OCTOBER 2019 | Volume 184
As much as I enjoyed this show, I find it very hard to review.
Mark St. Germain’s one-act odd-couple two-hander, set in New York, has a straightforward plot. Senga, a dancer, has been grounded by a severe leg injury. She stews in her apartment, feeling sorry for herself. Along comes Ever, a neighbour, offering her an exorbitant fee for an hour of dance lessons. She angrily resists, he weirdly persists, eventually she gives in and the two misfits bond in a sweet way.
The key is that Ever is autistic. His self-described Asperger’s comes with superb intelligence that has led him to become an award-winning ecoscience professor who lectures on global warming. A banquet at which he’ll receive an award is the occasion for which he needs to learn basic dance moves.
But his autism has also left him with extreme social awkwardness. He can’t bear to be touched, even to shake hands. He has difficulty understanding humour and the emotional effect his words have on others. He has to rehearse certain behaviours other people might take for granted—and not just dance. (In a charming sequence he shows Senga how he modeled his high school persona on John Hughes movie characters.) He speaks and moves in carefully calculated ways that initially strike Senga—and likely many audience members—as strange, mechanical, even creepy.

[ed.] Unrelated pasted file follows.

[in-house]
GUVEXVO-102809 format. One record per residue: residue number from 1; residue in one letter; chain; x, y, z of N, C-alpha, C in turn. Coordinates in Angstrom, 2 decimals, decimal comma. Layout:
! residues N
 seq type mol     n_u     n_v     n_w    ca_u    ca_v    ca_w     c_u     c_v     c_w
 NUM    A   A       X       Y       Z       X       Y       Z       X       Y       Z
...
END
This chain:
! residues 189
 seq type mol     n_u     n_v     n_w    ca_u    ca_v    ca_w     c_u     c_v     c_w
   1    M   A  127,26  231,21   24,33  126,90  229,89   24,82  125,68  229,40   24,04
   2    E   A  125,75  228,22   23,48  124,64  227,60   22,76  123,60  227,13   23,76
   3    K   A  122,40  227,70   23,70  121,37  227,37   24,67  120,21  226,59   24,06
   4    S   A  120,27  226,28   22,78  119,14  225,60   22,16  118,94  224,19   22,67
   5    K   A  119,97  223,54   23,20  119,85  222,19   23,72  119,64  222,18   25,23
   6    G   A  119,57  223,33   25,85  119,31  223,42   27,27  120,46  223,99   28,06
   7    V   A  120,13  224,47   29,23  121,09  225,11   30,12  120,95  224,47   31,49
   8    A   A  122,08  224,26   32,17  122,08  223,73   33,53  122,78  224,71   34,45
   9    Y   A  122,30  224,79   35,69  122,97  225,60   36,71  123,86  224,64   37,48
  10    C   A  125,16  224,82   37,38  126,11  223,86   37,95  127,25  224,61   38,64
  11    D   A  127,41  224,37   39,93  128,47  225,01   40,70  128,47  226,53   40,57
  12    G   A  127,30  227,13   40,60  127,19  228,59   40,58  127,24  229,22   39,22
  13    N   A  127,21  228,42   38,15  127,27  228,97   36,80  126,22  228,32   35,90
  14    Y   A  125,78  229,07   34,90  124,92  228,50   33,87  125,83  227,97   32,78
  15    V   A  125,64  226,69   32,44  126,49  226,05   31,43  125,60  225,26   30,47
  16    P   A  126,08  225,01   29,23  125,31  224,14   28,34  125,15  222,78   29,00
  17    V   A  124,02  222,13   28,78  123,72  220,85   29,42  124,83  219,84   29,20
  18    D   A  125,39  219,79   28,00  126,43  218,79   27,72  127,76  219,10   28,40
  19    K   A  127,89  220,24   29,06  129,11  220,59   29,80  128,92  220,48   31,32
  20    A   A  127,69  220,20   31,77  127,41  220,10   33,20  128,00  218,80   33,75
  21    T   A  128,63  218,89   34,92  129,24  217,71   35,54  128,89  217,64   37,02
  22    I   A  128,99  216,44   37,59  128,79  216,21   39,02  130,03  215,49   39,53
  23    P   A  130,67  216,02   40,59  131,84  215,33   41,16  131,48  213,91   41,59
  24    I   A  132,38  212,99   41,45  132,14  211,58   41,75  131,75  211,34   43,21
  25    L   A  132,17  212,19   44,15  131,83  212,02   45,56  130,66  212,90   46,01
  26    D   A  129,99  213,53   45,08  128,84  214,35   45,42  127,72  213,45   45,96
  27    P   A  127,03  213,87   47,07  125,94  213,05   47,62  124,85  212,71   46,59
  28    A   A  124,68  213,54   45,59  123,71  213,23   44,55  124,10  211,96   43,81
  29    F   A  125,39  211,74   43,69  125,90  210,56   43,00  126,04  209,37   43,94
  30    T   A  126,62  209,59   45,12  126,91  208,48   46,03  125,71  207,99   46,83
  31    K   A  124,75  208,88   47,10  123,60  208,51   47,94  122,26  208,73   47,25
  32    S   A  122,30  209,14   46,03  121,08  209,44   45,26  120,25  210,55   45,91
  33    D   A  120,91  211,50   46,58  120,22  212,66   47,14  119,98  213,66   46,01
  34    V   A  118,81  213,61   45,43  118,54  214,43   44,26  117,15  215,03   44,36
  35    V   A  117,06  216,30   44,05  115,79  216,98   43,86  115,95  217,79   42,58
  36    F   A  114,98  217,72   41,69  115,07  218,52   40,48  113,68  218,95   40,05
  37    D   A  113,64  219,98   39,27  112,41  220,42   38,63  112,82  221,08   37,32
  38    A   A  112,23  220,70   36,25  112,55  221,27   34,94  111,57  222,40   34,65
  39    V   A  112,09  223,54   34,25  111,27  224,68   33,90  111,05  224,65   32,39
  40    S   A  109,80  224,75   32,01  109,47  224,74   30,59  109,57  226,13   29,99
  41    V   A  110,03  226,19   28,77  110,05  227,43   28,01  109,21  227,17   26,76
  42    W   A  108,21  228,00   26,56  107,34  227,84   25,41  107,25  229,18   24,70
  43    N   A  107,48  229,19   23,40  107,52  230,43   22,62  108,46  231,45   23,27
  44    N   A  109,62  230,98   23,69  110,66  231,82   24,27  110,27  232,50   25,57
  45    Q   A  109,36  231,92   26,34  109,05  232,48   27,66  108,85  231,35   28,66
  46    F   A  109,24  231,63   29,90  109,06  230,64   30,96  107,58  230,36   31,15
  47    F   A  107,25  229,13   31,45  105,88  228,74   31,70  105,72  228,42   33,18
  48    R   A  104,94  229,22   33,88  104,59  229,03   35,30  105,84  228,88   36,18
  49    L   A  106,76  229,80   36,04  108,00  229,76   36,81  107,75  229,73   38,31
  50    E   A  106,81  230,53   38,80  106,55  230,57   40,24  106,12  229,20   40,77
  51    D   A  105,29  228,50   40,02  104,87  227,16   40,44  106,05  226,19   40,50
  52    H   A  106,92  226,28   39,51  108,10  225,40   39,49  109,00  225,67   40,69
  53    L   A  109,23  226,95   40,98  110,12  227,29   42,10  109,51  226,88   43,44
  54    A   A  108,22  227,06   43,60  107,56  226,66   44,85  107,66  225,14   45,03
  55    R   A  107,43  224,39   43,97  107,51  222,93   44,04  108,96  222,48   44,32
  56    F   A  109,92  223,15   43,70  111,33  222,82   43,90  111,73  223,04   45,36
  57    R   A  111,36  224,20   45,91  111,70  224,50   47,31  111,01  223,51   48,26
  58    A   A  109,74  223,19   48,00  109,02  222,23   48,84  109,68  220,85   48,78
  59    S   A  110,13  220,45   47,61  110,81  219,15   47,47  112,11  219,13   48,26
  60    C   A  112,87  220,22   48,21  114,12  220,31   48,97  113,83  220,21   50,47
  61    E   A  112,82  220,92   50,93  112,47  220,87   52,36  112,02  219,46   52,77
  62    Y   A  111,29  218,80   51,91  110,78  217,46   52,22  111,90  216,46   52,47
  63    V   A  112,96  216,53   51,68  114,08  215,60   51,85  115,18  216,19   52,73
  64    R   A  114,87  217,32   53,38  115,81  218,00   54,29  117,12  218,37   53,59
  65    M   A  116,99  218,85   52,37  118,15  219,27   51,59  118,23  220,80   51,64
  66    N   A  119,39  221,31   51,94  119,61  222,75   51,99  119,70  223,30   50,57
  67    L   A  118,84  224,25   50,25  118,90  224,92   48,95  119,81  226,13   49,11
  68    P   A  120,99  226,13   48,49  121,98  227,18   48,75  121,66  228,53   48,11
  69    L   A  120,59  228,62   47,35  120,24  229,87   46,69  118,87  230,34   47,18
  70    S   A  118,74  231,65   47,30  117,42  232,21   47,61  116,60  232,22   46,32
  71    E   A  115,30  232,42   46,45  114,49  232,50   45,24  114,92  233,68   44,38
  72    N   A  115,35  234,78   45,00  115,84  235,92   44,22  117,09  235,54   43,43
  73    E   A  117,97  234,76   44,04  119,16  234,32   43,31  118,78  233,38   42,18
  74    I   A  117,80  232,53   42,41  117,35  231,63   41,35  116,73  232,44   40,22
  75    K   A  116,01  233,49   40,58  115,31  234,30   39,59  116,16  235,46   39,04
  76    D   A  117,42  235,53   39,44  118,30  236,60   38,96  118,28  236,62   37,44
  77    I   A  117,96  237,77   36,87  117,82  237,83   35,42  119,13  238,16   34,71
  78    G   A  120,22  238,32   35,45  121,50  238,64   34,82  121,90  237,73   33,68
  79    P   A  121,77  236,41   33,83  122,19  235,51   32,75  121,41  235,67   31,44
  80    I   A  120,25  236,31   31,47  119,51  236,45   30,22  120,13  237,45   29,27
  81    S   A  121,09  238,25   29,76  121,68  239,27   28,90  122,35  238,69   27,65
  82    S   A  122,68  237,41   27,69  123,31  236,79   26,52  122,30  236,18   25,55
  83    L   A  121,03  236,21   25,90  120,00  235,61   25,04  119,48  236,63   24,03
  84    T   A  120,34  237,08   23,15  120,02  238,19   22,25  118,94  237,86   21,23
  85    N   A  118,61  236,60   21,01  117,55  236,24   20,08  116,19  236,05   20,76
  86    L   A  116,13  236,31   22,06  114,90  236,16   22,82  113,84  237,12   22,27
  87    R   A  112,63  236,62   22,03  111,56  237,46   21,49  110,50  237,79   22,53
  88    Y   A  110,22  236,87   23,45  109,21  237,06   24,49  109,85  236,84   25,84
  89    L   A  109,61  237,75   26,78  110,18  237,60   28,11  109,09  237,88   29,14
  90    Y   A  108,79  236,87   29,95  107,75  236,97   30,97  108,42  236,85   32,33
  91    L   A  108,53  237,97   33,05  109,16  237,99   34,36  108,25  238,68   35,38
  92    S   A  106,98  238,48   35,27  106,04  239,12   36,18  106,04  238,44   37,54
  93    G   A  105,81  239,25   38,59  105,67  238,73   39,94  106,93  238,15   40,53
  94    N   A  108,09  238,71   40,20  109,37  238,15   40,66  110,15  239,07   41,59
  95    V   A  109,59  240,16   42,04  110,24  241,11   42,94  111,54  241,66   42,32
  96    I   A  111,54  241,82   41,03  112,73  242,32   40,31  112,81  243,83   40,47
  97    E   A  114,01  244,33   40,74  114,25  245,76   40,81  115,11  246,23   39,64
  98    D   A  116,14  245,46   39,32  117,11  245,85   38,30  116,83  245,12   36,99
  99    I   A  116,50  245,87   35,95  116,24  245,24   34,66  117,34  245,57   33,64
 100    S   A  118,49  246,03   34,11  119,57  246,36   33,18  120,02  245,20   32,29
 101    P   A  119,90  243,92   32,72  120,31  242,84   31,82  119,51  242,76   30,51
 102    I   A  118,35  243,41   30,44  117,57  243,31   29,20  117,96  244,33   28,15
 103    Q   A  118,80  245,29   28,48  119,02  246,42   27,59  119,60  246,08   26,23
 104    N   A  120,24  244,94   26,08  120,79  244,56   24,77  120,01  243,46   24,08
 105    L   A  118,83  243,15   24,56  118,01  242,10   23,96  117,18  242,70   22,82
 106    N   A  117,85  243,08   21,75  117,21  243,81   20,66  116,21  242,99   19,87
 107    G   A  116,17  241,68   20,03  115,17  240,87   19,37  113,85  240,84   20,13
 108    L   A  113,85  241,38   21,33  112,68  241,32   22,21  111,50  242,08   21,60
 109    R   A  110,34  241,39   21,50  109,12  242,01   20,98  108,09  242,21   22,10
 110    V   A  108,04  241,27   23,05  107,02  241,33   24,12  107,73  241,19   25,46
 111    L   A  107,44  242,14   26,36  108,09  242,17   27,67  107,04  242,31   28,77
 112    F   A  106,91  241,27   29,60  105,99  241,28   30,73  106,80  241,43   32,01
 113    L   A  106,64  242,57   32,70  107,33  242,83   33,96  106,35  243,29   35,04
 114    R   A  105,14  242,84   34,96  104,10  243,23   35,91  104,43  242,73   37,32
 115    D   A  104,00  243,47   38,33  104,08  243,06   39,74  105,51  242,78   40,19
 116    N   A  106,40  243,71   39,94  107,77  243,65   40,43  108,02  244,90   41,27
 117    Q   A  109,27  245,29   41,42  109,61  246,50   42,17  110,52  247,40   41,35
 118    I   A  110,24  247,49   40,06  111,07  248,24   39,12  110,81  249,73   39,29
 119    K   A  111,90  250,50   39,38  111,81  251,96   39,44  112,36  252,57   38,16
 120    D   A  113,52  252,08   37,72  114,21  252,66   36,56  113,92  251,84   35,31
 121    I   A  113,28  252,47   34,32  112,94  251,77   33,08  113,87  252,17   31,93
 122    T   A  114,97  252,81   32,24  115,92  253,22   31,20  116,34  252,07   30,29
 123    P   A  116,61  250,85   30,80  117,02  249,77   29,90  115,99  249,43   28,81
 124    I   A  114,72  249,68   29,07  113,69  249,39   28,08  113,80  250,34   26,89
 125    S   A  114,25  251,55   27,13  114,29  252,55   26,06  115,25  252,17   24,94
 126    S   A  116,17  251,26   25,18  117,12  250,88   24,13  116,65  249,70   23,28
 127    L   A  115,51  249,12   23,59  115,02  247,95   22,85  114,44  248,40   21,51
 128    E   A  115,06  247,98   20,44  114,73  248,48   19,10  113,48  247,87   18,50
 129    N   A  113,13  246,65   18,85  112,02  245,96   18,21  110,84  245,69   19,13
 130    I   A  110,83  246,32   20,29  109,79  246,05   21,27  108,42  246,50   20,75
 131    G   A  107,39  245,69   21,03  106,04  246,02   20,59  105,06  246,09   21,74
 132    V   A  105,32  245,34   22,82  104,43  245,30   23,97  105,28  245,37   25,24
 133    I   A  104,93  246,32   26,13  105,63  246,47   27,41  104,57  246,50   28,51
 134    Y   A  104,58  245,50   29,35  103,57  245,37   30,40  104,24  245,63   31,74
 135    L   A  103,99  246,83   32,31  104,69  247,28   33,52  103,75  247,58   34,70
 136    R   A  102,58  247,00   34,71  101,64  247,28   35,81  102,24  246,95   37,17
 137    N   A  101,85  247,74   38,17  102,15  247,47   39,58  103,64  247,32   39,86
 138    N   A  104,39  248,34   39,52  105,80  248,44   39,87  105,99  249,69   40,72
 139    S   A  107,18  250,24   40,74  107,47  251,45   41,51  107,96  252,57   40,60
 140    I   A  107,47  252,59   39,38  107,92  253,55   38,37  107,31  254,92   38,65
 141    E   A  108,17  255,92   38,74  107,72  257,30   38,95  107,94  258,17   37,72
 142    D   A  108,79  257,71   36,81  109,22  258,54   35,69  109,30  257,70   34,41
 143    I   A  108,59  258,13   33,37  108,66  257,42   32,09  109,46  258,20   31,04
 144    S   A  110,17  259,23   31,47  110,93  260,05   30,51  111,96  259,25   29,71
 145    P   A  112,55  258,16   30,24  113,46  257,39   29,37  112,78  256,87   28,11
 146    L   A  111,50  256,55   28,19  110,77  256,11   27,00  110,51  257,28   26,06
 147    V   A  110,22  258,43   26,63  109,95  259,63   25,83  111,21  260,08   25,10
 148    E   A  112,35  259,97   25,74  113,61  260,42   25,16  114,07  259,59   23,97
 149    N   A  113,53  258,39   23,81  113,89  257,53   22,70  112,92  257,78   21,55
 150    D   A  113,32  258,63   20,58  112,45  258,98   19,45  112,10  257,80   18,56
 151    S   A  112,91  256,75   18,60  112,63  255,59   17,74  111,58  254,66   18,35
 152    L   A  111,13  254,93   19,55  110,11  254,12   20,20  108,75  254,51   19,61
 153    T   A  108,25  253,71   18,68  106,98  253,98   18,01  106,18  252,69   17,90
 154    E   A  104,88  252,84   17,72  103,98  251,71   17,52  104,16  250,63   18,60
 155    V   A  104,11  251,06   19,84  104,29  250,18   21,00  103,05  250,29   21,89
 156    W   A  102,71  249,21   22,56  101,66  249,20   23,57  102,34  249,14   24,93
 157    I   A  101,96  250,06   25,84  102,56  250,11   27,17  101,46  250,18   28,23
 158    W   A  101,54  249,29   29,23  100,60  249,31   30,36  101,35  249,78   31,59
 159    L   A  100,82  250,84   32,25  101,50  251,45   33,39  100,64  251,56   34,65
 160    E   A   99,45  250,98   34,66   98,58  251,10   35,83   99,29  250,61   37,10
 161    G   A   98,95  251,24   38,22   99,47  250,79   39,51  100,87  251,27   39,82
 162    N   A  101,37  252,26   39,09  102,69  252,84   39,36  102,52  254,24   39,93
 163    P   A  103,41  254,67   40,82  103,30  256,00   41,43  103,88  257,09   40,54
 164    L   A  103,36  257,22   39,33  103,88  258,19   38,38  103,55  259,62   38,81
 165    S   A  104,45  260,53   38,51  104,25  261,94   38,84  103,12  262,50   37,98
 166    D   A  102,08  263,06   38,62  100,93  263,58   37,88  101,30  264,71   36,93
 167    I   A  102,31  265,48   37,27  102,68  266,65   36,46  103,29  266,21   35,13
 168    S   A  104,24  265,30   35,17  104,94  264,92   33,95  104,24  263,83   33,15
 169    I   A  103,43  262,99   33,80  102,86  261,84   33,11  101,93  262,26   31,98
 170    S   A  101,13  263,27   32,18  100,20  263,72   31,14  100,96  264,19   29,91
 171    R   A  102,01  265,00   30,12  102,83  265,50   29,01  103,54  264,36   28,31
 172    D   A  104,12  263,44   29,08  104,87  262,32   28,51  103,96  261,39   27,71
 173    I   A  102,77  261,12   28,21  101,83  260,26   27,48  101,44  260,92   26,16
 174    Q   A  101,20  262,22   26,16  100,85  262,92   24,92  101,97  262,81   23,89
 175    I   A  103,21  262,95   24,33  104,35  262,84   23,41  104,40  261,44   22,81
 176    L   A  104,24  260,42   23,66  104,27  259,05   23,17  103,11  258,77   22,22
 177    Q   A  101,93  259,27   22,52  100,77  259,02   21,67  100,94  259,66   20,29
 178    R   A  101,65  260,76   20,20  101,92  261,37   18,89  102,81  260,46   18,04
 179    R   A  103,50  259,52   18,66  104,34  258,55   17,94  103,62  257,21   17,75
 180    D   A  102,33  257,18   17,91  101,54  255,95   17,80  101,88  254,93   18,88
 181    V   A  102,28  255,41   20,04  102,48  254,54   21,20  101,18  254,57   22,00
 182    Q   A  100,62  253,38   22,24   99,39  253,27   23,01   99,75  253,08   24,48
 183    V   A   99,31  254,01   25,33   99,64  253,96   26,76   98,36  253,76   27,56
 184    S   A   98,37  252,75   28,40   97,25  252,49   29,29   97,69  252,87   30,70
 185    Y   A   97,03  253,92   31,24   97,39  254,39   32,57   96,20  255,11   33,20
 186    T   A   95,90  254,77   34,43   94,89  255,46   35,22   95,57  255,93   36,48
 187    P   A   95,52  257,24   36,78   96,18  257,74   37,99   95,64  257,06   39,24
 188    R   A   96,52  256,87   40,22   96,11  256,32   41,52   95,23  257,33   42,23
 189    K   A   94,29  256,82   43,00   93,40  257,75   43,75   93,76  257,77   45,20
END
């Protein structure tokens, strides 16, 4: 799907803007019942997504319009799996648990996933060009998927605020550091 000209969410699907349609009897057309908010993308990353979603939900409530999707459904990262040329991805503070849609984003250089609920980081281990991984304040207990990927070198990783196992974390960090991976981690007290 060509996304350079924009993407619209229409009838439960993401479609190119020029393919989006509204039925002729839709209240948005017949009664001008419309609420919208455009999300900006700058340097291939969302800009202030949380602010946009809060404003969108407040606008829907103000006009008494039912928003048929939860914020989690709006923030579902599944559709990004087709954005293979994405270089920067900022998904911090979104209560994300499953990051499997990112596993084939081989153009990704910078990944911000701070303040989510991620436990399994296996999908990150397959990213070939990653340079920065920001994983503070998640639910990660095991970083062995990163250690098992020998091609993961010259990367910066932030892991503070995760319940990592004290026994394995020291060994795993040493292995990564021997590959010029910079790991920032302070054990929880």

As their relationship progresses, Senga warms to him, helping Ever overcome some of his most severe phobias. Senga, too, becomes more open and vulnerable, revealing personal secrets, moderating her anger. The audience learns to care for them both and root for them to succeed. (Though I wish Ever’s climate change lecture on the courage to change wasn’t so on the nose.)
This Naked Goddess production, directed by Sarah Rodgers, features the company’s co-producers, Sandra Medeiros and Andrew Coghlan. In one way Medeiros has the tougher job: making Senga likeable. She’s so tied up in her anger and resentment from the start that it’s hard to care much about her, despite learning some of the difficult details of her background. The character and actor eventually come around, but (spoiler alert!) even when having sex, Medeiros’ Senga seems a little removed.
Ever’s character arc is clearer and more dramatic. His changes and his victory over himself are substantial. Coughlan does what appeared to me to be a wonderful job capturing Ever’s distinctive vocal and physical mannerisms, his severe discomfort and burning desire to be able to behave, in certain circumstances, more “normally.”
My theatre critic brain says fine performance. But what do I know about autism? Very little. Are Ever’s behaviours accurately depicted? Is Coughlan himself an actor on the autism spectrum or is he what Ever calls neurotypical? (His program bio offers no indication.) Does it matter if he’s autistic or not? Or, in 2019, should all autistic characters be played by autistic actors?The politics of the otherly abled are complicated. See the story in today’s Vancouver Sun about autistic people protesting a local walk for autism (https://vancouversun.com/news/local-news/autistic-people-march-for-and-against-walk-for-autism-in-richmond).Dancing Lessons treats its autistic character with sympathy and humour, but is the portrayal appropriate? respectful? I’d love to hear the opinion of an autistic audience member.
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